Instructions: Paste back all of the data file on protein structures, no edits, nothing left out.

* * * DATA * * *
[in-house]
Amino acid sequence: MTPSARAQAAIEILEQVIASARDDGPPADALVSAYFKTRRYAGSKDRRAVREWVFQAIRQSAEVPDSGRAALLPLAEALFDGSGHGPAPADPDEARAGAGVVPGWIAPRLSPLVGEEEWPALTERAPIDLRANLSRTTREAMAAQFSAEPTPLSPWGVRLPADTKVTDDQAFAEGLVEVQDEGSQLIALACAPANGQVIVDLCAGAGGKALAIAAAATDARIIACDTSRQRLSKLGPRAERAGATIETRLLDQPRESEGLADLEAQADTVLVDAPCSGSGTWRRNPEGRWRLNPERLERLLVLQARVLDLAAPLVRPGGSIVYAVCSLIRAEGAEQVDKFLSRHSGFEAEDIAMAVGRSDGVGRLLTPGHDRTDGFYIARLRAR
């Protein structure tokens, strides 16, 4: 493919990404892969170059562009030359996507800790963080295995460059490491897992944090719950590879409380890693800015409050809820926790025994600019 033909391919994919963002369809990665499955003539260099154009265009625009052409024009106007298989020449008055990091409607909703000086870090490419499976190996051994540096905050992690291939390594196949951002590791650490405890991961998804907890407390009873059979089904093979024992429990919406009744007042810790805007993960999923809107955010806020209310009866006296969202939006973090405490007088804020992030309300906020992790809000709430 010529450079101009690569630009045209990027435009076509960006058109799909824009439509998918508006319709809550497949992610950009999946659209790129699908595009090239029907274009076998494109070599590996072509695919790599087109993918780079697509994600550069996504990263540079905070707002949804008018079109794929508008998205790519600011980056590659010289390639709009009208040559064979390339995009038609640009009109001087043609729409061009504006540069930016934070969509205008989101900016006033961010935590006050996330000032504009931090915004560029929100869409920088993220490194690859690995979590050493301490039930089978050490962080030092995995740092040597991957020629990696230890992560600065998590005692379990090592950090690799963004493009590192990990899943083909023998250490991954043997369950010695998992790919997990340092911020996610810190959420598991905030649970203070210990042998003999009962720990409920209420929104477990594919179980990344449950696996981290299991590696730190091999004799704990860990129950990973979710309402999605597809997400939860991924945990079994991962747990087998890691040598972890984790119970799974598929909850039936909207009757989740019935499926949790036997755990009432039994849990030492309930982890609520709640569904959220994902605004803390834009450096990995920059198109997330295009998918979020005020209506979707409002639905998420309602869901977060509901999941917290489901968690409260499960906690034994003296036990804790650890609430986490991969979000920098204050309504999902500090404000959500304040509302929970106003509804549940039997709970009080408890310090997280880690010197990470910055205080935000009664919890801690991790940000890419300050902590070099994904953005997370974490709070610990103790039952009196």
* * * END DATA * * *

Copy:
[in-house]
Amino acid sequence: MTPSARAQAAIEILEQVIASARDDGPPADALVSAYFKTRRYAGSKDRRAVREWVFQAIRQSAEVPDSGRAALLPLAEALFDGSGHGPAPADPDEARAGAGVVPGWIAPRLSPLVGEEEWPALTERAPIDLRANLSRTTREAMAAQFSAEPTPLSPWGVRLPADTKVTDDQAFAEGLVEVQDEGSQLIALACAPANGQVIVDLCAGAGGKALAIAAAATDARIIACDTSRQRLSKLGPRAERAGATIETRLLDQPRESEGLADLEAQADTVLVDAPCSGSGTWRRNPEGRWRLNPERLERLLVLQARVLDLAAPLVRPGGSIVYAVCSLIRAEGAEQVDKFLSRHSGFEAEDIAMAVGRSDGVGRLLTPGHDRTDGFYIARLRAR
């Protein structure tokens, strides 16, 4: 493919990404892969170059562009030359996507800790963080295995460059490491897992944090719950590879409380890693800015409050809820926790025994600019 033909391919994919963002369809990665499955003539260099154009265009625009052409024009106007298989020449008055990091409607909703000086870090490419499976190996051994540096905050992690291939390594196949951002590791650490405890991961998804907890407390009873059979089904093979024992429990919406009744007042810790805007993960999923809107955010806020209310009866006296969202939006973090405490007088804020992030309300906020992790809000709430 010529450079101009690569630009045209990027435009076509960006058109799909824009439509998918508006319709809550497949992610950009999946659209790129699908595009090239029907274009076998494109070599590996072509695919790599087109993918780079697509994600550069996504990263540079905070707002949804008018079109794929508008998205790519600011980056590659010289390639709009009208040559064979390339995009038609640009009109001087043609729409061009504006540069930016934070969509205008989101900016006033961010935590006050996330000032504009931090915004560029929100869409920088993220490194690859690995979590050493301490039930089978050490962080030092995995740092040597991957020629990696230890992560600065998590005692379990090592950090690799963004493009590192990990899943083909023998250490991954043997369950010695998992790919997990340092911020996610810190959420598991905030649970203070210990042998003999009962720990409920209420929104477990594919179980990344449950696996981290299991590696730190091999004799704990860990129950990973979710309402999605597809997400939860991924945990079994991962747990087998890691040598972890984790119970799974598929909850039936909207009757989740019935499926949790036997755990009432039994849990030492309930982890609520709640569904959220994902605004803390834009450096990995920059198109997330295009998918979020005020209506979707409002639905998420309602869901977060509901999941917290489901968690409260499960906690034994003296036990804790650890609430986490991969979000920098204050309504999902500090404000959500304040509302929970106003509804549940039997709970009080408890310090997280880690010197990470910055205080935000009664919890801690991790940000890419300050902590070099994904953005997370974490709070610990103790039952009196």